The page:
distinguishment

EnglishEdit

EtymologyEdit

distinguish +‎ -ment.

PronunciationEdit

  • IPA(key): /dɪsˈtɪŋɡ.wɪʃ.mənt/

NounEdit

distinguishment (plural distinguishments)

  1. A distinction; observation of difference.
    • 1865, John Grote, Exploratio philosophica: rough notes on modern intellectual science, Part 1, University of Cambridge, page 50:
      "We notice what we notice and make it a thing distinguishing it from what else is within our view, partly because, doubtless, it is of such or such a size and shape: but we require more impulse to the notice and distinguishment than this furnishes."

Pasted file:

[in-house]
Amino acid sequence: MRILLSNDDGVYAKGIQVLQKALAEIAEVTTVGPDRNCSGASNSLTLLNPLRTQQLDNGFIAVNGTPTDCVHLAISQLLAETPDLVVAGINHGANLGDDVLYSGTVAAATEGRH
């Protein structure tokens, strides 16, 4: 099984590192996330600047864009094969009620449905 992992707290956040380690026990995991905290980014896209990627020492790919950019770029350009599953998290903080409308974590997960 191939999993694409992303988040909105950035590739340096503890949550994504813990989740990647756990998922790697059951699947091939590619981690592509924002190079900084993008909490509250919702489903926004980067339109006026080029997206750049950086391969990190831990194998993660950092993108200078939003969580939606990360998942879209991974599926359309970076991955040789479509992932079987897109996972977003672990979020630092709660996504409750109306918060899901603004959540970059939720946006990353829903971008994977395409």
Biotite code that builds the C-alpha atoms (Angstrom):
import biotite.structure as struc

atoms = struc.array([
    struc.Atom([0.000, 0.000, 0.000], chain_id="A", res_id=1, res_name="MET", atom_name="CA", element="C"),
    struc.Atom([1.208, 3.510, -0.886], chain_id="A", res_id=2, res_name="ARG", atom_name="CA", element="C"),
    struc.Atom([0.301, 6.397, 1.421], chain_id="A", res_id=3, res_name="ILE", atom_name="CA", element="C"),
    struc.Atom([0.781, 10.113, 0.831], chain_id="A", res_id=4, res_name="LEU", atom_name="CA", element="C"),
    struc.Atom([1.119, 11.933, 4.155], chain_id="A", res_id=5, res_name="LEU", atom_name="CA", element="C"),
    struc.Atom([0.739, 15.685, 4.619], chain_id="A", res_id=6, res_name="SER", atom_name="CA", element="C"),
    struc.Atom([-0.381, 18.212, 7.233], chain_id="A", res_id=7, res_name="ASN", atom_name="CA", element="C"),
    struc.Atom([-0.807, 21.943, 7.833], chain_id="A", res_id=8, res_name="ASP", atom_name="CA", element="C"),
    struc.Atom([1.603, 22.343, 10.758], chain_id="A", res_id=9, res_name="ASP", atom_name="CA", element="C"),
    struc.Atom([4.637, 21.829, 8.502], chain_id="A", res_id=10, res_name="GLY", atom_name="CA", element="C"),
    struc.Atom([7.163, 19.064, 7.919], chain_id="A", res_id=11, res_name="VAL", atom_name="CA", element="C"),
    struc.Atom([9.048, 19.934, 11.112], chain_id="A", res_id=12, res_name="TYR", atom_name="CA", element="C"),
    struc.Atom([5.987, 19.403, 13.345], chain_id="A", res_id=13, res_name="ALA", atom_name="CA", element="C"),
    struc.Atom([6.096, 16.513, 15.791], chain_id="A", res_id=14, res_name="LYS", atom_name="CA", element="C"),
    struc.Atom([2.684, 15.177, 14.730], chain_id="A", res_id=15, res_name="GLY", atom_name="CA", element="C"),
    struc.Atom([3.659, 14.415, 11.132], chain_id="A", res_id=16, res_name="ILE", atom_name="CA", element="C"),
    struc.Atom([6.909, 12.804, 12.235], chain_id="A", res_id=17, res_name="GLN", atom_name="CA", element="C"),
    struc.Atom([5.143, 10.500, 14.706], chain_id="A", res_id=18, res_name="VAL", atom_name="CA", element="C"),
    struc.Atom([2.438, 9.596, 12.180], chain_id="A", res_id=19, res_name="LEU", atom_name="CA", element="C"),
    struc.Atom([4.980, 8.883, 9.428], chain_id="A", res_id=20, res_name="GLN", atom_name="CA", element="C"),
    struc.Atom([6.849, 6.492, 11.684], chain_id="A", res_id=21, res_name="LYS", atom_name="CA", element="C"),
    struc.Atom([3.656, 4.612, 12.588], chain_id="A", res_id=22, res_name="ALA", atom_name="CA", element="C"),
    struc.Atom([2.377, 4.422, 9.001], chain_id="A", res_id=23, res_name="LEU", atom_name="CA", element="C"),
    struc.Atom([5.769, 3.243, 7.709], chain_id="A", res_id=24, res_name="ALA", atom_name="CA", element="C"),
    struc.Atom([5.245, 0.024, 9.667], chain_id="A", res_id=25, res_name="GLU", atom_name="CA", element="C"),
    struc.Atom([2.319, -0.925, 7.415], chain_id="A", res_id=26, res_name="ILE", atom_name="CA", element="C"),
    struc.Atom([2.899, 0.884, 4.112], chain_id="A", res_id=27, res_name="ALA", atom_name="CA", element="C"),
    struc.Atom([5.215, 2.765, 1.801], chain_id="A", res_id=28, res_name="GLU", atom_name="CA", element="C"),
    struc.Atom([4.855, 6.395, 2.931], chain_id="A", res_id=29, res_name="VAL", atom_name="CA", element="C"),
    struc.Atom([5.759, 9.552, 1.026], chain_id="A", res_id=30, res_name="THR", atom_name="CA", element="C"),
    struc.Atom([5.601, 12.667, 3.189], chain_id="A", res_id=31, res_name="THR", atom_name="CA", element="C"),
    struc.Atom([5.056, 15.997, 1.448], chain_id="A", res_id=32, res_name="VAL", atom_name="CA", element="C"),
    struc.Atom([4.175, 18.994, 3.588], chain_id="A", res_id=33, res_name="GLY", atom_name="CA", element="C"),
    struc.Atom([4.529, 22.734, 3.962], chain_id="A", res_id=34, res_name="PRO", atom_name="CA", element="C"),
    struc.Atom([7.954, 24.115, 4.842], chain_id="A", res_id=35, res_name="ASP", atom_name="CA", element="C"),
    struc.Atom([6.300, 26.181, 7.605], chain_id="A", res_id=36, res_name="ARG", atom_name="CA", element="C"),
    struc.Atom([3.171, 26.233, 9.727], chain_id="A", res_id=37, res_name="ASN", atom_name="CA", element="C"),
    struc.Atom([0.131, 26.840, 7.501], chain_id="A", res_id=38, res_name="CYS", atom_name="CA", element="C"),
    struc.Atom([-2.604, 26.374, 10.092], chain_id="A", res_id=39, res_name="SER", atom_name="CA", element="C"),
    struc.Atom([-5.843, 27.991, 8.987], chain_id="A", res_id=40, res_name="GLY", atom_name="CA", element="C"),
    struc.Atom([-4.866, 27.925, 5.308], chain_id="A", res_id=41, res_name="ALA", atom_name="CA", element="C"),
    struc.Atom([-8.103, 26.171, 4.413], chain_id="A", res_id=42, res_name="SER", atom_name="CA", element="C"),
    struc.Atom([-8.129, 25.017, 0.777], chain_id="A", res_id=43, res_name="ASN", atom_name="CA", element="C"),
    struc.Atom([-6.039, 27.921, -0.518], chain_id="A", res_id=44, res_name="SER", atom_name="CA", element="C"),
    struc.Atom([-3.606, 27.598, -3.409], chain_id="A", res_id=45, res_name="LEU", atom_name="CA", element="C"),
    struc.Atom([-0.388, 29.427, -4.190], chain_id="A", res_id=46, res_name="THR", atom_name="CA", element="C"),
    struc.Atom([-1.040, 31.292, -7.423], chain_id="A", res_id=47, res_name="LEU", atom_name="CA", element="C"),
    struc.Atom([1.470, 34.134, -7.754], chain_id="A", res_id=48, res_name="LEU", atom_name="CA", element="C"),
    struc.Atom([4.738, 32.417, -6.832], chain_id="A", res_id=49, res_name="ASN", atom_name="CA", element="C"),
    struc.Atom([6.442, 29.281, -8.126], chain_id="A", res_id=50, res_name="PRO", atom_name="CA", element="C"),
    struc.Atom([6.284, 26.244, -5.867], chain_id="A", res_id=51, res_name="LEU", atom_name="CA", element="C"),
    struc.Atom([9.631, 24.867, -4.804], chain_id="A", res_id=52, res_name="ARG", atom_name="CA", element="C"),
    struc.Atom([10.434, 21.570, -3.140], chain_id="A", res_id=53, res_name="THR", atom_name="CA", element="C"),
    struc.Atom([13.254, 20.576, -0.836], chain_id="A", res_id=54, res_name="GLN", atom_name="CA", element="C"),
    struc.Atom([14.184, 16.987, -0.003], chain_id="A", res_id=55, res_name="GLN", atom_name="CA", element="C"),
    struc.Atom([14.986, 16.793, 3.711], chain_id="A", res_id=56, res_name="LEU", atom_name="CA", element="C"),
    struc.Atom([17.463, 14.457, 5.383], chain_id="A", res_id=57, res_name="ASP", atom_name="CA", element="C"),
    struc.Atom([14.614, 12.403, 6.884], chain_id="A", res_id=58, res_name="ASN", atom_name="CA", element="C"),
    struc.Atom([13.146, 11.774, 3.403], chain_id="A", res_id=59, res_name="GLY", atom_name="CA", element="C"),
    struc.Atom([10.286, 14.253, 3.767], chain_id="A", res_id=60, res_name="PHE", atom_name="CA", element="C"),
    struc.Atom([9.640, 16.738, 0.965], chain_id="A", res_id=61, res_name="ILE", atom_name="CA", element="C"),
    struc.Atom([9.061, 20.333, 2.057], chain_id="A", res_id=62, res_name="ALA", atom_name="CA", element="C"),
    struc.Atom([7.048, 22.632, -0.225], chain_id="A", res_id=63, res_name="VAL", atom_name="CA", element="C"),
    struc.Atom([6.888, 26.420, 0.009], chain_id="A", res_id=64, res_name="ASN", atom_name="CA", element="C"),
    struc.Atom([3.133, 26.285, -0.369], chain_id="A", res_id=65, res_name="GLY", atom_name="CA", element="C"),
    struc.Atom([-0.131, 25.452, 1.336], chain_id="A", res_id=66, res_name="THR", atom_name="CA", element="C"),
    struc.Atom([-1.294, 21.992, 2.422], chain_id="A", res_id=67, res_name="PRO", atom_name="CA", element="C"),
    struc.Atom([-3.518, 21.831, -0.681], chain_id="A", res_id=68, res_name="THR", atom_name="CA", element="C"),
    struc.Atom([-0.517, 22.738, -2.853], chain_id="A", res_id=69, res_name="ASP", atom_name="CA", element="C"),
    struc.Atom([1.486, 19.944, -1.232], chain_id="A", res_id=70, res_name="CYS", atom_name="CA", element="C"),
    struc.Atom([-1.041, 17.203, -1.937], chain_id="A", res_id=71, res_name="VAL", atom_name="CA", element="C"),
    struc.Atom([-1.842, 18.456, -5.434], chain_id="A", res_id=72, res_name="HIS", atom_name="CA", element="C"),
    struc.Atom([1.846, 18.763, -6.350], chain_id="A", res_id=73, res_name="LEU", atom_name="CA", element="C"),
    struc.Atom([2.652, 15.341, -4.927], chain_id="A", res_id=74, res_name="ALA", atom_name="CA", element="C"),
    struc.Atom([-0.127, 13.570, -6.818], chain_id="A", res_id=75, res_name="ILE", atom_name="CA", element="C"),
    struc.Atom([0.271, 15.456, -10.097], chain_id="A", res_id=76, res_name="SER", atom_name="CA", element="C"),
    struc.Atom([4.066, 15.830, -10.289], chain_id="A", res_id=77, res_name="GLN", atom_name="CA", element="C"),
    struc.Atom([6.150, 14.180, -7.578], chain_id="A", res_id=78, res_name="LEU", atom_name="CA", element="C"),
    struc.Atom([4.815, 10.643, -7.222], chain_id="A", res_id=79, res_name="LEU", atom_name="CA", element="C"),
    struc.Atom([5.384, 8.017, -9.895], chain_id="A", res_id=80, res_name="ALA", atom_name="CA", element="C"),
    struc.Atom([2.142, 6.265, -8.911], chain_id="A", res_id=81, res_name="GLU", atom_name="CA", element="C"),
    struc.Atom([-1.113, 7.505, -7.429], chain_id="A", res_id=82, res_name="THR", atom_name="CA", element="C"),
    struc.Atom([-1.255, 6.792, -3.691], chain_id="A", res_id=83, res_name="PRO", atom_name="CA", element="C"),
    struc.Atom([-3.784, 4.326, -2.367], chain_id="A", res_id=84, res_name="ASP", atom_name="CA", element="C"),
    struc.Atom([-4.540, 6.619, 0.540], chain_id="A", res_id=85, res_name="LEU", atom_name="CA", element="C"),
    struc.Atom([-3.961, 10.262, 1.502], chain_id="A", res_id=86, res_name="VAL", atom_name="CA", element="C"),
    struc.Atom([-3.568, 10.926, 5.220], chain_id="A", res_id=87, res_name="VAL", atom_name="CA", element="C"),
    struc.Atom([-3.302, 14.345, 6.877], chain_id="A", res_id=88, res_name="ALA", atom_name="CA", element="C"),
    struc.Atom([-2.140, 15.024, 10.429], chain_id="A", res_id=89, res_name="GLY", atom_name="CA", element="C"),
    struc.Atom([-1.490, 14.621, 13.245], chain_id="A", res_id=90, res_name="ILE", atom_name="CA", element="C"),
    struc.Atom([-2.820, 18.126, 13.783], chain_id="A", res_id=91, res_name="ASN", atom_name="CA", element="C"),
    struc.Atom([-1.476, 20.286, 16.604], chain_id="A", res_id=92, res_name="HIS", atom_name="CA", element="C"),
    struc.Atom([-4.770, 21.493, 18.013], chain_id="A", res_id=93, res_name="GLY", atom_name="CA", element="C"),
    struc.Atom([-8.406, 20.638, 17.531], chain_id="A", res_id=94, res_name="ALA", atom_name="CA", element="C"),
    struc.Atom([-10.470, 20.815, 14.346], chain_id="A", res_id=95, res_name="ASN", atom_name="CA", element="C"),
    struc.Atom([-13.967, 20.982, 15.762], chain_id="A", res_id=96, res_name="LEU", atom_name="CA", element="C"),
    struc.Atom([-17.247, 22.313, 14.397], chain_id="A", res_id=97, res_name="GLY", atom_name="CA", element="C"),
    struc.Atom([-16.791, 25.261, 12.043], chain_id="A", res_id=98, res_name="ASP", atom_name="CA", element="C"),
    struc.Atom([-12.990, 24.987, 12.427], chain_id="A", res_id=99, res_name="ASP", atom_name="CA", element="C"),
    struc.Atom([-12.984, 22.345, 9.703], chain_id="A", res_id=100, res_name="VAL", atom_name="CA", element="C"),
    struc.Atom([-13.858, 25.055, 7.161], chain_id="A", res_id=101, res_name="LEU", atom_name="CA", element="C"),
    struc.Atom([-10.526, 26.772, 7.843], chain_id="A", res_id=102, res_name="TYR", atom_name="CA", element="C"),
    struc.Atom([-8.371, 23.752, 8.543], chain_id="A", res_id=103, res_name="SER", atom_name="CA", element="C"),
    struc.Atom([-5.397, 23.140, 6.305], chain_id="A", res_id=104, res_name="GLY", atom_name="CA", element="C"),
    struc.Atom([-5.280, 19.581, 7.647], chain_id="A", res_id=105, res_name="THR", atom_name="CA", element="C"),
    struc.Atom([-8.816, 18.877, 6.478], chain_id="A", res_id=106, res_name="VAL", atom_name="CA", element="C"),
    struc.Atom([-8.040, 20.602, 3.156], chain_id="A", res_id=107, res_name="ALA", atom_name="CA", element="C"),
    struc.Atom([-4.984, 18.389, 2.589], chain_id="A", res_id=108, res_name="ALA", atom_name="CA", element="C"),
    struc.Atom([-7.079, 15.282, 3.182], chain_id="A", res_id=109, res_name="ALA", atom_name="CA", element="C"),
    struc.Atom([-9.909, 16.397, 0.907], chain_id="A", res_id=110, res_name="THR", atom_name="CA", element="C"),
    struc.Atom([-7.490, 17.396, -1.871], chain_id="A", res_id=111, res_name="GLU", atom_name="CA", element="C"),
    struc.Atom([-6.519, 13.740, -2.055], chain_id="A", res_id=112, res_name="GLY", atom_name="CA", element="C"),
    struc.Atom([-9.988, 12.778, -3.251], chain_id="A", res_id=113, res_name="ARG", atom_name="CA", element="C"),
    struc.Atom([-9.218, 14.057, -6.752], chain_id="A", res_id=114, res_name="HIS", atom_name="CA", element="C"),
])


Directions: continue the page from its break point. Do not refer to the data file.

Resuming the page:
• 1833; Samuel Lewis Southard, Joseph Hendrickson, Thomas L. Shotwell, Edward Hopper; Argument of Samuel L. Southard: in the case of Stacy Decow and Joseph Hendrickson versus Thomas L. Shotwell, page 157:
      "And first, in your doctrines of God, whom you say is to be known and believed on, as in the distinguishment of three persons...

AntonymsEdit

Related termsEdit

ReferencesEdit

distinguishment in Webster’s Revised Unabridged Dictionary, G. & C. Merriam, 1913

Last modified on 19 October 2011, at 09:30